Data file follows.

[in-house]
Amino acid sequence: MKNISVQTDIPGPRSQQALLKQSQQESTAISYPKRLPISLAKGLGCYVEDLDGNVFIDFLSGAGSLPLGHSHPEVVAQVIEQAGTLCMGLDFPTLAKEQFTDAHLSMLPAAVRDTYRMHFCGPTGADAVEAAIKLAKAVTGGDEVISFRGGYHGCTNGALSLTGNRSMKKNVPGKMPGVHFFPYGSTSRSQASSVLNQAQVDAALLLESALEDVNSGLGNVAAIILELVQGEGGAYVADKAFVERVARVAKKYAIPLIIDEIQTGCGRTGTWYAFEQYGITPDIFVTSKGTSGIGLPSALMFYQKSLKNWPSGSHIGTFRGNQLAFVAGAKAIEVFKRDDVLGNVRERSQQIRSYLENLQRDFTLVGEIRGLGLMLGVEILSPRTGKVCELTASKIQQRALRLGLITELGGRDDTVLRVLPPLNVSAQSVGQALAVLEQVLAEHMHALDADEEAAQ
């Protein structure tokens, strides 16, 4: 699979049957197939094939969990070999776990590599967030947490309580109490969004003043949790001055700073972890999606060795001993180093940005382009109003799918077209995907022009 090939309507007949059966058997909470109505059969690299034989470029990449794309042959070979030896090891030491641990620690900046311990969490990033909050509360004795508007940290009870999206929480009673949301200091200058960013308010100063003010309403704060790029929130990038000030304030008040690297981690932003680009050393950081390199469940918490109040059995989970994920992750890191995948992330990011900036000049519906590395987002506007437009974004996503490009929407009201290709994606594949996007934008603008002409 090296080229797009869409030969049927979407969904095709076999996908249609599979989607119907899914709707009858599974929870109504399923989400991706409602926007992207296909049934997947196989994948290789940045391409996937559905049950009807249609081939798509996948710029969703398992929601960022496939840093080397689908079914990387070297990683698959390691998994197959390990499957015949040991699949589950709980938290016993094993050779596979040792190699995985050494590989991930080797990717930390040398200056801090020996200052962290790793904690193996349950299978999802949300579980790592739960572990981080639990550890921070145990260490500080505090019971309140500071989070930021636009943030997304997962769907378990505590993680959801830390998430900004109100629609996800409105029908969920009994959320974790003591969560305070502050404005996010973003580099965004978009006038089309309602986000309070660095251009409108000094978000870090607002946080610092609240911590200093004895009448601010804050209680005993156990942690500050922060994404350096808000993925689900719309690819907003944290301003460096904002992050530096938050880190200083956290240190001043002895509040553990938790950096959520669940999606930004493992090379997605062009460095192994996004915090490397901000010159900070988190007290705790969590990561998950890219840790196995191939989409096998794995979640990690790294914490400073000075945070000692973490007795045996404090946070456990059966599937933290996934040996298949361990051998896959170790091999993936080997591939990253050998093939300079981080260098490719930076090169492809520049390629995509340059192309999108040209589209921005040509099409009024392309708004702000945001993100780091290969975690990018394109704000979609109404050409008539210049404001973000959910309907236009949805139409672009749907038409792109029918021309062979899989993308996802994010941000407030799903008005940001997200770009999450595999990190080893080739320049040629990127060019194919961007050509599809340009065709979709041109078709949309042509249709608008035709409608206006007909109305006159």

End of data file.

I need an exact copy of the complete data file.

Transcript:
[in-house]
Amino acid sequence: MKNISVQTDIPGPRSQQALLKQSQQESTAISYPKRLPISLAKGLGCYVEDLDGNVFIDFLSGAGSLPLGHSHPEVVAQVIEQAGTLCMGLDFPTLAKEQFTDAHLSMLPAAVRDTYRMHFCGPTGADAVEAAIKLAKAVTGGDEVISFRGGYHGCTNGALSLTGNRSMKKNVPGKMPGVHFFPYGSTSRSQASSVLNQAQVDAALLLESALEDVNSGLGNVAAIILELVQGEGGAYVADKAFVERVARVAKKYAIPLIIDEIQTGCGRTGTWYAFEQYGITPDIFVTSKGTSGIGLPSALMFYQKSLKNWPSGSHIGTFRGNQLAFVAGAKAIEVFKRDDVLGNVRERSQQIRSYLENLQRDFTLVGEIRGLGLMLGVEILSPRTGKVCELTASKIQQRALRLGLITELGGRDDTVLRVLPPLNVSAQSVGQALAVLEQVLAEHMHALDADEEAAQ
């Protein structure tokens, strides 16, 4: 699979049957197939094939969990070999776990590599967030947490309580109490969004003043949790001055700073972890999606060795001993180093940005382009109003799918077209995907022009 090939309507007949059966058997909470109505059969690299034989470029990449794309042959070979030896090891030491641990620690900046311990969490990033909050509360004795508007940290009870999206929480009673949301200091200058960013308010100063003010309403704060790029929130990038000030304030008040690297981690932003680009050393950081390199469940918490109040059995989970994920992750890191995948992330990011900036000049519906590395987002506007437009974004996503490009929407009201290709994606594949996007934008603008002409 090296080229797009869409030969049927979407969904095709076999996908249609599979989607119907899914709707009858599974929870109504399923989400991706409602926007992207296909049934997947196989994948290789940045391409996937559905049950009807249609081939798509996948710029969703398992929601960022496939840093080397689908079914990387070297990683698959390691998994197959390990499957015949040991699949589950709980938290016993094993050779596979040792190699995985050494590989991930080797990717930390040398200056801090020996200052962290790793904690193996349950299978999802949300579980790592739960572990981080639990550890921070145990260490500080505090019971309140500071989070930021636009943030997304997962769907378990505590993680959801830390998430900004109100629609996800409105029908969920009994959320974790003591969560305070502050404005996010973003580099965004978009006038089309309602986000309070660095251009409108000094978000870090607002946080610092609240911590200093004895009448601010804050209680005993156990942690500050922060994404350096808000993925689900719309690819907003944290301003460096904002992050530096938050880190200083956290240190001043002895509040553990938790950096959520669940999606930004493992090379997605062009460095192994996004915090490397901000010159900070988190007290705790969590990561998950890219840790196995191939989409096998794995979640990690790294914490400073000075945070000692973490007795045996404090946070456990059966599937933290996934040996298949361990051998896959170790091999993936080997591939990253050998093939300079981080260098490719930076090169492809520049390629995509340059192309999108040209589209921005040509099409009024392309708004702000945001993100780091290969975690990018394109704000979609109404050409008539210049404001973000959910309907236009949805139409672009749907038409792109029918021309062979899989993308996802994010941000407030799903008005940001997200770009999450595999990190080893080739320049040629990127060019194919961007050509599809340009065709979709041109078709949309042509249709608008035709409608206006007909109305006159």